Ah, holiday season — a time to practice the age-old traditions of gift-giving, overeating, and trying to find that one movie that's really good and that you can see with your parents without squirming in your seat during certain scenes. (Anyone who took grandma to see The Wolf of Wall Street knows what I mean.) We're still a few months away from Thanksgiving, but I've already found that movie for you: it's Lion, and it just premiered at the Toronto International Film Festival. Not only is the movie totally SFP (safe for parents), but you'll probably want to give your mom or dad a huge hug after you see it anyway.
The film, which is based on a pretty incredible true story, follows a young boy named Saroo through his early life in India and the aftermath when he becomes tragically separated from his family at age five. Ultimately, he's adopted by a well-off couple in Australia, but as an adult he's plagued by questions about his roots and is haunted by the thoughts of his mother and brother who surely must have been searching for him all this time. Saroo becomes obsessed with finding his home, using only his limited memories and the help of Google Earth (which was pretty new at the time, in the early 2000s).
Like I said, the movie is based on a true story, so you can guess how it ends, but that doesn't lessen the impact of the huge emotional payoff (plus there are still some surprises along the way in Saroo's journey). The film is engaging and heartbreaking from the start, as we watch little Saroo (played by the painfully adorable Sunny Pawar) try to navigate the streets of Calcutta alone, to watching the older Saroo (Dev Patel) assimilate into Australian culture and his new family, only to slowly unravel in his young adulthood. Patel's performance is magnetic, and Saroo's relationships with his girlfriend (Rooney Mara) and adoptive parents (Nicole Kidman and David Wenham) add heart to the suspense of what Saroo will find if and when he can return home.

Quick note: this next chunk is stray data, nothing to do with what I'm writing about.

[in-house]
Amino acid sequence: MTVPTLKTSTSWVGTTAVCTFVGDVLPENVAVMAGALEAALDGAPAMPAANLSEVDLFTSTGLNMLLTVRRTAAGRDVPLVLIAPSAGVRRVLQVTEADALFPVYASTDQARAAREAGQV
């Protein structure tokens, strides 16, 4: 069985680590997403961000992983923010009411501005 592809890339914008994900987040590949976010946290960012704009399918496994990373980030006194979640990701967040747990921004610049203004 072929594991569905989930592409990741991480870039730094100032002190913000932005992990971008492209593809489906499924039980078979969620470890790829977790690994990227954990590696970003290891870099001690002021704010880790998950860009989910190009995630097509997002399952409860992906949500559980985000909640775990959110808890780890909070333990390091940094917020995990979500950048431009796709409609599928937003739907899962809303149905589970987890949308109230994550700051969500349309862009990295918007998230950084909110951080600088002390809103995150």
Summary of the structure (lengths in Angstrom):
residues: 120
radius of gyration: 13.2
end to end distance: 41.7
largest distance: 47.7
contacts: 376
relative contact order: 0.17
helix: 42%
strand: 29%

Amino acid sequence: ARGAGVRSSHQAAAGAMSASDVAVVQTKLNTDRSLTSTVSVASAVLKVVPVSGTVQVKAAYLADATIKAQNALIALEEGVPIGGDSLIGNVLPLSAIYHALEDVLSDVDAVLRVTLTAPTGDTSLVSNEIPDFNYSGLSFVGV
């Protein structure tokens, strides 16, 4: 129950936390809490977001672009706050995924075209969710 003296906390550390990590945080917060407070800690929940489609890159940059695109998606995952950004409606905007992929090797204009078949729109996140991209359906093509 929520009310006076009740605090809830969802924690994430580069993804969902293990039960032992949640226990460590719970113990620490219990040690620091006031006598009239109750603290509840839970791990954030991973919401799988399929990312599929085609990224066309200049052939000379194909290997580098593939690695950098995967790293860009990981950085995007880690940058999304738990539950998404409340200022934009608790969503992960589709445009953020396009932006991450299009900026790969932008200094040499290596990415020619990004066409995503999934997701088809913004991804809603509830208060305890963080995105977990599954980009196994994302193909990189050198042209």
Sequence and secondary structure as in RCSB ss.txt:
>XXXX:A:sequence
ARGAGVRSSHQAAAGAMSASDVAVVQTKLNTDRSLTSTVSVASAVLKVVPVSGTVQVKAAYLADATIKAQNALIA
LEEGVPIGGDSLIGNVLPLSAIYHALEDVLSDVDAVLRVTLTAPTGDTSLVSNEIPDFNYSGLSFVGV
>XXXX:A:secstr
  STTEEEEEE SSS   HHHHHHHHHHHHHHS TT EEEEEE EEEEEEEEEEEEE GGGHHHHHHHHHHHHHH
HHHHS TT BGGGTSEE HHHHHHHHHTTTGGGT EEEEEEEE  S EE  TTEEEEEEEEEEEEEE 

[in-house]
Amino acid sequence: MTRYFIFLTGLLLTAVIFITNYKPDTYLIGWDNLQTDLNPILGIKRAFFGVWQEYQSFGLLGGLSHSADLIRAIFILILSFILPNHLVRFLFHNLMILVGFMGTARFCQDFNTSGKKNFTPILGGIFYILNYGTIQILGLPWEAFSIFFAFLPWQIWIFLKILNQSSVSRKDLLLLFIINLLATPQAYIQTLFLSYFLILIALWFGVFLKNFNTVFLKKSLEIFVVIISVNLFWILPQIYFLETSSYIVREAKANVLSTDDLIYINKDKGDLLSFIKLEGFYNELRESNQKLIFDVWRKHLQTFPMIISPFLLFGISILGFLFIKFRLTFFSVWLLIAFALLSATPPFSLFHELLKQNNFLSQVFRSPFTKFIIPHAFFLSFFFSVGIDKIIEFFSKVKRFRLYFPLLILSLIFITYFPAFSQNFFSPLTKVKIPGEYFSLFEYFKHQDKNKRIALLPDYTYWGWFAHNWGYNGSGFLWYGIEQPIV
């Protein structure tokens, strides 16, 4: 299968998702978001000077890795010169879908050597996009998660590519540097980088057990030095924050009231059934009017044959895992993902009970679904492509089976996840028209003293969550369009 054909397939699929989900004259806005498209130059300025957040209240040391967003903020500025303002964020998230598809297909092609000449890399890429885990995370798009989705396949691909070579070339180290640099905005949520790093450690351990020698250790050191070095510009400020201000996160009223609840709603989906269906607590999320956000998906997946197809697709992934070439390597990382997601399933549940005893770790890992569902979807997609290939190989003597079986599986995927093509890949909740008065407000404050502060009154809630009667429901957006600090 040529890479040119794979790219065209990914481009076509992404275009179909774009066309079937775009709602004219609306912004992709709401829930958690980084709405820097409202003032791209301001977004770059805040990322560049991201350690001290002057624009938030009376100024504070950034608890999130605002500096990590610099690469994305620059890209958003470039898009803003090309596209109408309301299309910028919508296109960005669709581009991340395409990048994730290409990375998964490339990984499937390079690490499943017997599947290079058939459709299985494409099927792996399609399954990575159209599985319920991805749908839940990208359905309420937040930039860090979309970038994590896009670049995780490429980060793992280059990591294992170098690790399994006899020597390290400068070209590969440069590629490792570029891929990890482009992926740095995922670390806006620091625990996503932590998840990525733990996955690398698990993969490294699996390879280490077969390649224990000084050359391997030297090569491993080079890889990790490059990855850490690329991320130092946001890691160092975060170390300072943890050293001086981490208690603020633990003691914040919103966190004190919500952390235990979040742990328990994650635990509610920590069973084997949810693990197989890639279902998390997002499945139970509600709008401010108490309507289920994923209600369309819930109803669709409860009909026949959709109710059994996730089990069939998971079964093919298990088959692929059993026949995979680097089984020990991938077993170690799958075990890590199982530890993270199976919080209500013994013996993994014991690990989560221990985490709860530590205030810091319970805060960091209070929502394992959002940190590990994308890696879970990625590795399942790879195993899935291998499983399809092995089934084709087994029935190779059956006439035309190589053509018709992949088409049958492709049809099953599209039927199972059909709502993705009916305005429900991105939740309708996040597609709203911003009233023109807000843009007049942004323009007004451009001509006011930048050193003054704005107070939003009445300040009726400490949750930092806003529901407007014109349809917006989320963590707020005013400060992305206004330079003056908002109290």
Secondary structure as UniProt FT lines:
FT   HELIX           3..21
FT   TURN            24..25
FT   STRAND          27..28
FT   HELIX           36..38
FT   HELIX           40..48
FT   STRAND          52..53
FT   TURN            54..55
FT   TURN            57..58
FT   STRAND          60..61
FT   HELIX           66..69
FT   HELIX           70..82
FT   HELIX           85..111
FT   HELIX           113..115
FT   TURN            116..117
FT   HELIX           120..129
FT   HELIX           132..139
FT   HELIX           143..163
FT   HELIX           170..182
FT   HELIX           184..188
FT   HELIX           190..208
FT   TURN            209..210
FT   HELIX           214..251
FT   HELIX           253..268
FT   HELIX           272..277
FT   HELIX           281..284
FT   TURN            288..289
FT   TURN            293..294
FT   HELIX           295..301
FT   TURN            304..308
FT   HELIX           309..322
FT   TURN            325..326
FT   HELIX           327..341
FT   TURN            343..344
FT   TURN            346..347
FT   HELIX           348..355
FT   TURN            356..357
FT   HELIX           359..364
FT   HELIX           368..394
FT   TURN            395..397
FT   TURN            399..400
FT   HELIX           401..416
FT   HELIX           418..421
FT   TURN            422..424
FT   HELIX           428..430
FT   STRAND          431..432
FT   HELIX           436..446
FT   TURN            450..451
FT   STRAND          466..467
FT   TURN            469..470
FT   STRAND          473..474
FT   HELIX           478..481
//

As for being the perfect film to see with your family (and I'm not talking about little kids, because they'll be bored to death by this), it's impossible to watch Lion and not think of your own relationships and consider the circumstances of being separated from your loved ones. There's also the fact that i's already earning award nominations and doesn't contain any of those aforementioned uncomfortable scenes — unless you're uncomfortable crying together, in which case you might have to reconsider.